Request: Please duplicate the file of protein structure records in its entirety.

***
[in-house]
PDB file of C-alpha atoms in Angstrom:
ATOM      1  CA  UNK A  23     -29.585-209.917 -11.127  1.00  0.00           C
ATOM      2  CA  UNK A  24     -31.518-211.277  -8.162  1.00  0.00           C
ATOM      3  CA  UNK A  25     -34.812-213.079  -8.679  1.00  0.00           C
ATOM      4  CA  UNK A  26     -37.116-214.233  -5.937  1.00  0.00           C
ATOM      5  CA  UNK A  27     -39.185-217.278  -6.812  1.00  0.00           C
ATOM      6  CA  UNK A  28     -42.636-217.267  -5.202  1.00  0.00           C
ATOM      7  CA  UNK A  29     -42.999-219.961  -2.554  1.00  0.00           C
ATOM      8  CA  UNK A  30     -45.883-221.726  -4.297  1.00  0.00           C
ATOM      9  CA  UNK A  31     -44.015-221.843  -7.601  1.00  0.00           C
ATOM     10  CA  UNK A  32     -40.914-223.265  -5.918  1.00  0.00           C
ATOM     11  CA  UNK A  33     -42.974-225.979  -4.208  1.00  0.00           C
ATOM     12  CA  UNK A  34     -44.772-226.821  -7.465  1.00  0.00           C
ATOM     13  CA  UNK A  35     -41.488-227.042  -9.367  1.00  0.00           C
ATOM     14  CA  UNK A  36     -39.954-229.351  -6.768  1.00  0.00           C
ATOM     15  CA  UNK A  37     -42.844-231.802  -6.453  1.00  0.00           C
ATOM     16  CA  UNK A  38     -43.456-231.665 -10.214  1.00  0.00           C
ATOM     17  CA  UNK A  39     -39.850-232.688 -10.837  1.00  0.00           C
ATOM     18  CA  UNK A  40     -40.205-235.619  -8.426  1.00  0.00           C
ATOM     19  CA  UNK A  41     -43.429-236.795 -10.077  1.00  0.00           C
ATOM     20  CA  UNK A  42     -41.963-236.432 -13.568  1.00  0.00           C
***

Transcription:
[in-house]
PDB file of C-alpha atoms in Angstrom:
ATOM      1  CA  UNK A  23     -29.585-209.917 -11.127  1.00  0.00           C
ATOM      2  CA  UNK A  24     -31.518-211.277  -8.162  1.00  0.00           C
ATOM      3  CA  UNK A  25     -34.812-213.079  -8.679  1.00  0.00           C
ATOM      4  CA  UNK A  26     -37.116-214.233  -5.937  1.00  0.00           C
ATOM      5  CA  UNK A  27     -39.185-217.278  -6.812  1.00  0.00           C
ATOM      6  CA  UNK A  28     -42.636-217.267  -5.202  1.00  0.00           C
ATOM      7  CA  UNK A  29     -42.999-219.961  -2.554  1.00  0.00           C
ATOM      8  CA  UNK A  30     -45.883-221.726  -4.297  1.00  0.00           C
ATOM      9  CA  UNK A  31     -44.015-221.843  -7.601  1.00  0.00           C
ATOM     10  CA  UNK A  32     -40.914-223.265  -5.918  1.00  0.00           C
ATOM     11  CA  UNK A  33     -42.974-225.979  -4.208  1.00  0.00           C
ATOM     12  CA  UNK A  34     -44.772-226.821  -7.465  1.00  0.00           C
ATOM     13  CA  UNK A  35     -41.488-227.042  -9.367  1.00  0.00           C
ATOM     14  CA  UNK A  36     -39.954-229.351  -6.768  1.00  0.00           C
ATOM     15  CA  UNK A  37     -42.844-231.802  -6.453  1.00  0.00           C
ATOM     16  CA  UNK A  38     -43.456-231.665 -10.214  1.00  0.00           C
ATOM     17  CA  UNK A  39     -39.850-232.688 -10.837  1.00  0.00           C
ATOM     18  CA  UNK A  40     -40.205-235.619  -8.426  1.00  0.00           C
ATOM     19  CA  UNK A  41     -43.429-236.795 -10.077  1.00  0.00           C
ATOM     20  CA  UNK A  42     -41.963-236.432 -13.568  1.00  0.00           C